Makes 4 servings

1 pound baby Yukon Gold potatoes (or other bite-sized)

4 tablespoons olive oil, divided

1 teaspoon lemon juice

Salt and freshly ground black pepper to taste

Four 6-ounce salmon fillets

1 tablespoon melted butter

¼ teaspoon paprika

2 hearts romaine lettuce


1. Preheat the oven to 400°F.

2. In a medium bowl, toss the potatoes with 2 tablespoons of the olive oil; arrange in a single layer on a greased baking sheet.

3. Roast the potatoes in the oven until slightly golden and fork tender, 15 to 20 minutes.

4. While the potatoes roast, cut 2 romaine hearts in half and rub with 2 tablespoons olive oil and the lemon juice. Season with salt and pepper. Set aside.

5. Brush the salmon fillets with the melted butter. Season each fillet with paprika and salt and pepper to taste.

6. Arrange the romaine and salmon on the baking sheet with the potatoes. Continue roasting for 5 to 7 minutes more, until the lettuce is tender and the fish is cooked through.

7. To serve, divide the potatoes, romaine and salmon among four plates.

For when you fancy nothing fancy; just good!

Afternoon Delight: High on Tea

High TEA,

as opposed to having an ordinary cup of tea and a biscuit, is a welcome time-out to a dreary afternoon. Complete with finger sandwiches, scones and sweets, let’s just say it’s a bit more indulgent.

I’ve always taken advantage of any good recommended ‘high-tea’ in any city I’ve been to that happens to have one.  Some of my past favorites have been at the Empress hotel in Victoria, B.C., Alvear Palace Hotel in Buenos Aries, Claridge’s in London and the Ritz-Carlton in Montreal.

In Vancouver we have the Secret Garden Tea Company. I like that it’s a family run business with a story. Owned and run by Sisters-in-law Kathy and Erin Wyder, who were inspired by their two remarkable grandmothers (Gammy Bentall + Nan McBeath). I recently ordered several dozen sandwiches for a gathering that did not disappoint.  But I think the best thing is to actually go there in person to take in the ambiance.

A brief history – the British tradition began in mid 1700’s as an afternoon meal usually served between 3 and 4 o’clock. Initially, it was a meal for the working man, taken standing up or sitting on tall stools, thus the term ‘high’. Tea. Me; I’ll take mine sitting down.

From the website:

In a world of franchising and fleeting trends, the values at the core of The Secret Garden Tea Company are timeless: Stay small. Be good at what you do. If it sounds like The Secret Garden is a bit of a throwback to simpler times, it is.

Maybe that’s why, since it’s inception in 1995, people come from miles around to the cozy little teahouse. Certainly for the delicious food and soothing tea, but also for the good feeling they take home with them. A feeling that comes from relaxing instead of rushing, and from reflecting on all the sweet little good things of life. Like family. Like friends.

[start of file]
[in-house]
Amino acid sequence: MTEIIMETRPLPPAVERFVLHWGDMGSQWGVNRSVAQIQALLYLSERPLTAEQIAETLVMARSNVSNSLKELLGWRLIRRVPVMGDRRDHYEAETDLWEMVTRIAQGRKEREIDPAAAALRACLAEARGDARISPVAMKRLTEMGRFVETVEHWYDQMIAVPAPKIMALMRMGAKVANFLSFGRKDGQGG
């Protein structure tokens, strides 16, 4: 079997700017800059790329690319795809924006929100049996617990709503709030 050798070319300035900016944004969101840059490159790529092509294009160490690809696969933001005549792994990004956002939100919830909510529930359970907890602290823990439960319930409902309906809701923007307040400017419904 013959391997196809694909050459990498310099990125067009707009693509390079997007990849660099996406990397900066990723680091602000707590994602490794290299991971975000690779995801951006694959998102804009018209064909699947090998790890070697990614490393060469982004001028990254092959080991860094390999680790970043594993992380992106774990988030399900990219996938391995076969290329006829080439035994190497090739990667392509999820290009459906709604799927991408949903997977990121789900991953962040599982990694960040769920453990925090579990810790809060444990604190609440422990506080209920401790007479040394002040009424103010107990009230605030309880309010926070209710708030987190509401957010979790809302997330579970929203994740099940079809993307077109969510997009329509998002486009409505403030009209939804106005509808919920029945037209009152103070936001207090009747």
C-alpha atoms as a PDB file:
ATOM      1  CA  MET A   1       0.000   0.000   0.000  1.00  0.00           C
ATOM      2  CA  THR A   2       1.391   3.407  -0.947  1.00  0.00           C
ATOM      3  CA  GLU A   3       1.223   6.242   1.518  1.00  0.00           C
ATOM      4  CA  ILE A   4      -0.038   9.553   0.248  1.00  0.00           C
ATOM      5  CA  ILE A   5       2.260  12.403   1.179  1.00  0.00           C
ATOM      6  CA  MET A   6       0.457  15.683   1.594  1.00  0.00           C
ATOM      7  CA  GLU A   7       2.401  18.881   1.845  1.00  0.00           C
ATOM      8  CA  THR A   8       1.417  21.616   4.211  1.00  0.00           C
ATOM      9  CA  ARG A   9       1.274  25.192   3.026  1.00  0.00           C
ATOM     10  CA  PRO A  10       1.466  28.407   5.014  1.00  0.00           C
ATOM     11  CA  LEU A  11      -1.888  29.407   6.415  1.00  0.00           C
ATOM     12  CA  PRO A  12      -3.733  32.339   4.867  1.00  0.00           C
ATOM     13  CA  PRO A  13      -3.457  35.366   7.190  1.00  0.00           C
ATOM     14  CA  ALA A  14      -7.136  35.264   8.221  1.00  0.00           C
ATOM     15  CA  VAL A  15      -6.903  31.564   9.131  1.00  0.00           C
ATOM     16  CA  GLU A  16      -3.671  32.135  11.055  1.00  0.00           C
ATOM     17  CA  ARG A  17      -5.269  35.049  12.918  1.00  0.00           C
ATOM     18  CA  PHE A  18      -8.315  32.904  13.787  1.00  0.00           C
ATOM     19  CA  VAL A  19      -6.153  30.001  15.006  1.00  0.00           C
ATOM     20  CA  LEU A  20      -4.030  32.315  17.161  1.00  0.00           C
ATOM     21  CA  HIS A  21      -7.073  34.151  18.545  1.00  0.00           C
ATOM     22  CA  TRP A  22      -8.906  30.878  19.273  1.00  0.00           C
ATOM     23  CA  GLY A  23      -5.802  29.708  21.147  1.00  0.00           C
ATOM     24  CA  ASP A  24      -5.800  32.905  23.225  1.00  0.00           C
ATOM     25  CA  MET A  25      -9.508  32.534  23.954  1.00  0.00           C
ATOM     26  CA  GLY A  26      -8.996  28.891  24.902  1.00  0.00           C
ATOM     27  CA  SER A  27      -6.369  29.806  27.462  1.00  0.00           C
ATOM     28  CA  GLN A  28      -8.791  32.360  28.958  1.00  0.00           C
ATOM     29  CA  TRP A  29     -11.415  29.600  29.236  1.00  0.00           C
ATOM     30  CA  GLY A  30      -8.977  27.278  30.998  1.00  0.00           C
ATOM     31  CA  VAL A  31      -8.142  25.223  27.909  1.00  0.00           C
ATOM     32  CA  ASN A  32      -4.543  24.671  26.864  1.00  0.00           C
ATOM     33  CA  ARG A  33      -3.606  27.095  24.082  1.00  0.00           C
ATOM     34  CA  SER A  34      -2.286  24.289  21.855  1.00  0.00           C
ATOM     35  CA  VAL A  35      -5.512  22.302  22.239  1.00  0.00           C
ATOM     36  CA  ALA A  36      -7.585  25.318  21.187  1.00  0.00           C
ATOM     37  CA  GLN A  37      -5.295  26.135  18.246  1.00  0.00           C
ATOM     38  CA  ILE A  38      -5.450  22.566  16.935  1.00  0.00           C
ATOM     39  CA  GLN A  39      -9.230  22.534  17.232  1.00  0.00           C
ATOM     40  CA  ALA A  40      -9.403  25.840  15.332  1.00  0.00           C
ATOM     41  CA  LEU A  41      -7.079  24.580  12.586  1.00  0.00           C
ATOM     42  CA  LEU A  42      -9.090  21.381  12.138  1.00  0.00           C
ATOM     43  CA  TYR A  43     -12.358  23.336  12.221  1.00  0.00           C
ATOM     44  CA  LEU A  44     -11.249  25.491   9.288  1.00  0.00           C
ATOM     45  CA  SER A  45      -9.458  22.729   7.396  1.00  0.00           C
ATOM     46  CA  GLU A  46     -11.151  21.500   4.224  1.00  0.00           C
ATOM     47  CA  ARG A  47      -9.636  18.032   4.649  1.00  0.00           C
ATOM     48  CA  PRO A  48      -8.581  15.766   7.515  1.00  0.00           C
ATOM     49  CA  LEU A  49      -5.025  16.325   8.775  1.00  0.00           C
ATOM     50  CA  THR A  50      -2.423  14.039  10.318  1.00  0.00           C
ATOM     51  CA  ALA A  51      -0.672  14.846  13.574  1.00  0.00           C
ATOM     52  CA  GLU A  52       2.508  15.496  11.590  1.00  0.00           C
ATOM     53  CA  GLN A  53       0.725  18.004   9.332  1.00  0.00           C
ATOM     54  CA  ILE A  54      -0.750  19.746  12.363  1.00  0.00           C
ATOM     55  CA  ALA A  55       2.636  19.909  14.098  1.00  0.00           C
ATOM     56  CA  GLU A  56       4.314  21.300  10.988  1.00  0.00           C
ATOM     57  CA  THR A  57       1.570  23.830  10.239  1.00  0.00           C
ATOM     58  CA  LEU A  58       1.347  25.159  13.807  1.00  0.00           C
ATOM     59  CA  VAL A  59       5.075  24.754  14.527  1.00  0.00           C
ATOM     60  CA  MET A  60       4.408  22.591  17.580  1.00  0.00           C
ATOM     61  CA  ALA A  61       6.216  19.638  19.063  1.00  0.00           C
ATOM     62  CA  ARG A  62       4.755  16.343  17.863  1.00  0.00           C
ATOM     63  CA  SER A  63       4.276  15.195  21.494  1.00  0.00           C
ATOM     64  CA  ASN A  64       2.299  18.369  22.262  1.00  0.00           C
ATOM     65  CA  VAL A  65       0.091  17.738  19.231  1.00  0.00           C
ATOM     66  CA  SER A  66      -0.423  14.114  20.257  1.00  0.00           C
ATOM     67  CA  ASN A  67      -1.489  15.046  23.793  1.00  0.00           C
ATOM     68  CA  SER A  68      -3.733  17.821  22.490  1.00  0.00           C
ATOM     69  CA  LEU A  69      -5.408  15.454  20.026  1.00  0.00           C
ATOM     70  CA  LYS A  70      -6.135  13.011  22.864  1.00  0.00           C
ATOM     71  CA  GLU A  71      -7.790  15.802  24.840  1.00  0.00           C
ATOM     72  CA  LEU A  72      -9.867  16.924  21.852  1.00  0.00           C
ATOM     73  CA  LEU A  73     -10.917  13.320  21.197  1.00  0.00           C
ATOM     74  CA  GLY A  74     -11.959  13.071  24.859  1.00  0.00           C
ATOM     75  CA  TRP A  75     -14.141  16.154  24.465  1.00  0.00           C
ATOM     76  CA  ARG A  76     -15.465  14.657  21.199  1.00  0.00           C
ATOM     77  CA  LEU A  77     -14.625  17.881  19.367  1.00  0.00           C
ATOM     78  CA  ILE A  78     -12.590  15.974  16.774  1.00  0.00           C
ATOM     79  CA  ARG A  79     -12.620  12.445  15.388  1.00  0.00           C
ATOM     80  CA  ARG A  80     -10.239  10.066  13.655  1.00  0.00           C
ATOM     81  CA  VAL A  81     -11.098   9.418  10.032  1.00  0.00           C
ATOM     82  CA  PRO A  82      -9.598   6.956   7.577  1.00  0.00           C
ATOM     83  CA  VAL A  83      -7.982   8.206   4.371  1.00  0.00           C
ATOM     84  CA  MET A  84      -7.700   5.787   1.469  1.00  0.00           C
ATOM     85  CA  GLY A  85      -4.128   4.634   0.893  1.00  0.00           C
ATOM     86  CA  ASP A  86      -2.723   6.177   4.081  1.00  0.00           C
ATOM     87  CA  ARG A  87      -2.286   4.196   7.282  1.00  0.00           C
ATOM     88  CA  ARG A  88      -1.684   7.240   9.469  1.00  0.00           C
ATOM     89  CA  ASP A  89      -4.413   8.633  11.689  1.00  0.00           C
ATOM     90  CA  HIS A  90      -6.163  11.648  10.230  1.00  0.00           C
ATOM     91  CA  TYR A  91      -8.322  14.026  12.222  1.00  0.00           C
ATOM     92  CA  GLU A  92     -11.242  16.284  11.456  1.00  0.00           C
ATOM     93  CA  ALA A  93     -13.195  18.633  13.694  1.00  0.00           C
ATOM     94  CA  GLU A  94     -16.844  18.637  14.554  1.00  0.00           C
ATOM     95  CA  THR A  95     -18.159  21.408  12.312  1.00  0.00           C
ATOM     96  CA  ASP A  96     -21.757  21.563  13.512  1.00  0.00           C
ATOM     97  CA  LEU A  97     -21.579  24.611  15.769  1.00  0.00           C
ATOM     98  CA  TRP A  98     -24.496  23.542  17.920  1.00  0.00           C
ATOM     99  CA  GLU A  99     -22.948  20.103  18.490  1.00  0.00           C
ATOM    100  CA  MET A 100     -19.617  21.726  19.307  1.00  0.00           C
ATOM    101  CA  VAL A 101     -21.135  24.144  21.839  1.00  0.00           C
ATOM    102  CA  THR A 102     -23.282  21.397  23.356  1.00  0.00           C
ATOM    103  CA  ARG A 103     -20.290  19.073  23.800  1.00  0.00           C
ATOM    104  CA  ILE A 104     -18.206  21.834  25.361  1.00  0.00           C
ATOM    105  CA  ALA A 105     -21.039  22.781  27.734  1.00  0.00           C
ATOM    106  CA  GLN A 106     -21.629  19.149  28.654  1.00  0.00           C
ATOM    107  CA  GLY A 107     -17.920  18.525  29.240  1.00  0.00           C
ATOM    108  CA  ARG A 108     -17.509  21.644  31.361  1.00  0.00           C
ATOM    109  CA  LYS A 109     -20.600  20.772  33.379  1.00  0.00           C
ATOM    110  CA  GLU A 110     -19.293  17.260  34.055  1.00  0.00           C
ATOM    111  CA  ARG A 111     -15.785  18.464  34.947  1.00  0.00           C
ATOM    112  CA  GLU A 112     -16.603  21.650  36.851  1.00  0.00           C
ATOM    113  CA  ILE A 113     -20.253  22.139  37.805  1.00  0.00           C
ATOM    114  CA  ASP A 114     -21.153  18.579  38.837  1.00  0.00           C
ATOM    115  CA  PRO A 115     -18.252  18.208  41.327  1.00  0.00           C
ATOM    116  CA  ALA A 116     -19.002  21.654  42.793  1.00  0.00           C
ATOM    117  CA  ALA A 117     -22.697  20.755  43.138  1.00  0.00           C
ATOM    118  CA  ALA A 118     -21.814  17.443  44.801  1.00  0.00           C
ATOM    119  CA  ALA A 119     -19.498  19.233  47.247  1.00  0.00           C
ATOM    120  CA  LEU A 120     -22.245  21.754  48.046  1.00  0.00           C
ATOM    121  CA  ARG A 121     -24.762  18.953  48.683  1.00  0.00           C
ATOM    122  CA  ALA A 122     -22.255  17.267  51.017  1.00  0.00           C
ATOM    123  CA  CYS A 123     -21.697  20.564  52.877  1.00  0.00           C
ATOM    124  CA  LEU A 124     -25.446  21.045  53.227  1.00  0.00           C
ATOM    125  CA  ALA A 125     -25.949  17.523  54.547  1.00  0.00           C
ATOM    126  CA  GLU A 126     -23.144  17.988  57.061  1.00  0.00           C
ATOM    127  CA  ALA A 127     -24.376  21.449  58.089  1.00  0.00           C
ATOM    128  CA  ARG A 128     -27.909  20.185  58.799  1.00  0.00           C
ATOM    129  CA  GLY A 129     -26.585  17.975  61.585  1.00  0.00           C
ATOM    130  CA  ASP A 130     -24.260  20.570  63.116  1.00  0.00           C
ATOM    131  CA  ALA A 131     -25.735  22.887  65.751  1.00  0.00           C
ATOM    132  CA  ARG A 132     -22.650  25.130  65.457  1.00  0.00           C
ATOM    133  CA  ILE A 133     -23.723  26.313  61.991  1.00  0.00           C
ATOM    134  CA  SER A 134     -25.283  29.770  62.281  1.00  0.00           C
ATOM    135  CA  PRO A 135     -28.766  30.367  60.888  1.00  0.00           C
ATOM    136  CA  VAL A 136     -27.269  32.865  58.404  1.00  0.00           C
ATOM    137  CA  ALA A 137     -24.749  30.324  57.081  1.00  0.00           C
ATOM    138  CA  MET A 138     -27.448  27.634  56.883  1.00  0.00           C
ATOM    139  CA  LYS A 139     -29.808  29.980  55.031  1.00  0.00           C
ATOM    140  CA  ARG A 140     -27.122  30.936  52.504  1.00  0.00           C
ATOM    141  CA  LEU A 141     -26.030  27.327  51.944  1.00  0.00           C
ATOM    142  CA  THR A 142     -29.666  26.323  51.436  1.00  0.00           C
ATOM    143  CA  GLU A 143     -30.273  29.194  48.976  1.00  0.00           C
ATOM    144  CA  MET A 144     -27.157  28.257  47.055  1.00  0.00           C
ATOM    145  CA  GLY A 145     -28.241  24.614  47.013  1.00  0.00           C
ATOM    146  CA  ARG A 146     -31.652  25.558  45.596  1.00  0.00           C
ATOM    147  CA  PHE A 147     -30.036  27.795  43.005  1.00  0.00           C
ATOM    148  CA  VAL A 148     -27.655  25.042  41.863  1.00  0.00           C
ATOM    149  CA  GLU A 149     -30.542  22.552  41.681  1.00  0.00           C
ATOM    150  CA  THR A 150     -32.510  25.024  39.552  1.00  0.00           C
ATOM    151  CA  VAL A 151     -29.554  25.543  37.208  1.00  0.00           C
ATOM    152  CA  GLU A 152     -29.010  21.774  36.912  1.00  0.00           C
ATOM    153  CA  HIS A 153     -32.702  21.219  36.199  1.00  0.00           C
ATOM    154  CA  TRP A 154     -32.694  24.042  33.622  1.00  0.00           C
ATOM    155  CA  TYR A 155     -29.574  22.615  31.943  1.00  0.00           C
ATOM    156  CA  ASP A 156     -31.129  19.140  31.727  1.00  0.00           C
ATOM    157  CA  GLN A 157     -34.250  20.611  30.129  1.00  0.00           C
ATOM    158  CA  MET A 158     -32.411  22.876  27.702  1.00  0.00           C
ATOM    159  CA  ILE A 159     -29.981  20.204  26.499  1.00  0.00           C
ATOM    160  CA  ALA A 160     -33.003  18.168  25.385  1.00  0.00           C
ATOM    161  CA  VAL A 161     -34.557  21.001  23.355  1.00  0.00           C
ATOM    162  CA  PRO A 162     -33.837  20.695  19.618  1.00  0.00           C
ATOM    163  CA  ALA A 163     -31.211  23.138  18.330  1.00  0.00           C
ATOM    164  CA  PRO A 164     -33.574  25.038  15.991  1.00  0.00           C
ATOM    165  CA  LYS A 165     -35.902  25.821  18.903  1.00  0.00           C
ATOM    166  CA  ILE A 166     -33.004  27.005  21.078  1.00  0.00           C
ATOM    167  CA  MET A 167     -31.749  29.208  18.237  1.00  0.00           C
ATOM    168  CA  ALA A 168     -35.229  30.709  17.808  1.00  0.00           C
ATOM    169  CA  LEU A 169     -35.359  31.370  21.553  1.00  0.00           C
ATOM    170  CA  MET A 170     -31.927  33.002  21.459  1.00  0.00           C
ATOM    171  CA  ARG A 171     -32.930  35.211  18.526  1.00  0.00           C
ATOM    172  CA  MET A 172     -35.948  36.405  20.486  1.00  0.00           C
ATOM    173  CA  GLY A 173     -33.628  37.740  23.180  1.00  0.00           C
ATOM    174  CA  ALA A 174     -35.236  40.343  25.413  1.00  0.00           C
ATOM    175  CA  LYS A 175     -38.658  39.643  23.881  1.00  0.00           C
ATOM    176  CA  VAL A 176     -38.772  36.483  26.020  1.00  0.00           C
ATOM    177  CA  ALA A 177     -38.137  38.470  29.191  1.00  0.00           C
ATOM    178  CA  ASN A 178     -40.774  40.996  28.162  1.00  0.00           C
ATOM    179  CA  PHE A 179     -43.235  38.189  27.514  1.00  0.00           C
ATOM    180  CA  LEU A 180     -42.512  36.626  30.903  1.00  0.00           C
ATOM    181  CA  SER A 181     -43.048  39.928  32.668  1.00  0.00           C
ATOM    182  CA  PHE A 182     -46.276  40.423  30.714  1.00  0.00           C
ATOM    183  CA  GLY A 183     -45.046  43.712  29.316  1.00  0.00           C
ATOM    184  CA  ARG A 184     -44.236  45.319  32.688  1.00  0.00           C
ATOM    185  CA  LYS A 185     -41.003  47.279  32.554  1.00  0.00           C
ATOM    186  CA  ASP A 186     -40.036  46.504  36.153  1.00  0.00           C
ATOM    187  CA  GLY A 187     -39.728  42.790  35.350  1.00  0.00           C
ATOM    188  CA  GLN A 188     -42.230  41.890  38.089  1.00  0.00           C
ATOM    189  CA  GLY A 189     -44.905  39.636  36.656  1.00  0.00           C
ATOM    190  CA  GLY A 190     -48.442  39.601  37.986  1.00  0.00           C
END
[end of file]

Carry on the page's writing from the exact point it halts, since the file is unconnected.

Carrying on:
And a lovely cup of tea.

Kathy and Erin Wyder.

The Secret Garden Tea Company

Location: Kerrisdale Village

2138 West 40th Ave.
Vancouver BC
V6M 1W5

(604) 261-3070


Moroccan Muhammara

This is a delicious crowd pleasing recipe courtesy of my friend and neighbour Geoff.  He brought it over twice, and twice it was gobbled up in no time.

It sounds exotic and it tastes exotic but basically it translates to: red pepper and walnut spread.  This good-for-you recipe is also easy to make. Which in my estimation is always a plus.

What you need:

3 Roasted Red Peppers (from a jar or if you dare to, roast them yourself)

1 cup of walnuts (using chopped in bulk is fine)

2 slices of good quality whole wheat bread

1/2 tsp cumin

2 big cloves of garlic

2 Tbs Pomegranate molasses. (available from Persian Food stores or Middle Eastern markets).

Juice of 1 lemon (or more, to taste)

Salt + Pepper to taste


Geoff cooks by trial and error so he recommends breaking the process down into parts to get the texture and taste you’re looking for.

Preheat the oven to 350, and toast the walnuts on a cookie sheet for about 10 mins or until they become fragrant.

Start by whizzing the peppers, garlic, cumin, pomegranate molasses, and lemon juice in a food processor, then pour  (it will be pretty liquidy) into a separate bowl.

Then process the toasted walnuts until they’re almost like coarse breadcrumbs.

Take them out of the blender and reduce the bread to coarse breadcrumbs.

Gradually mix the whizzed pepper and crumbed bread into the walnuts checking the texture as you go.  You may want more or less breadcrumbs.  Keep blending until you have something like a smooth pâté.  If you try to do everything together, you’ll end up with that smooth pâté, or something more like a dip than a spread.  The processing can end up getting out of control very quickly….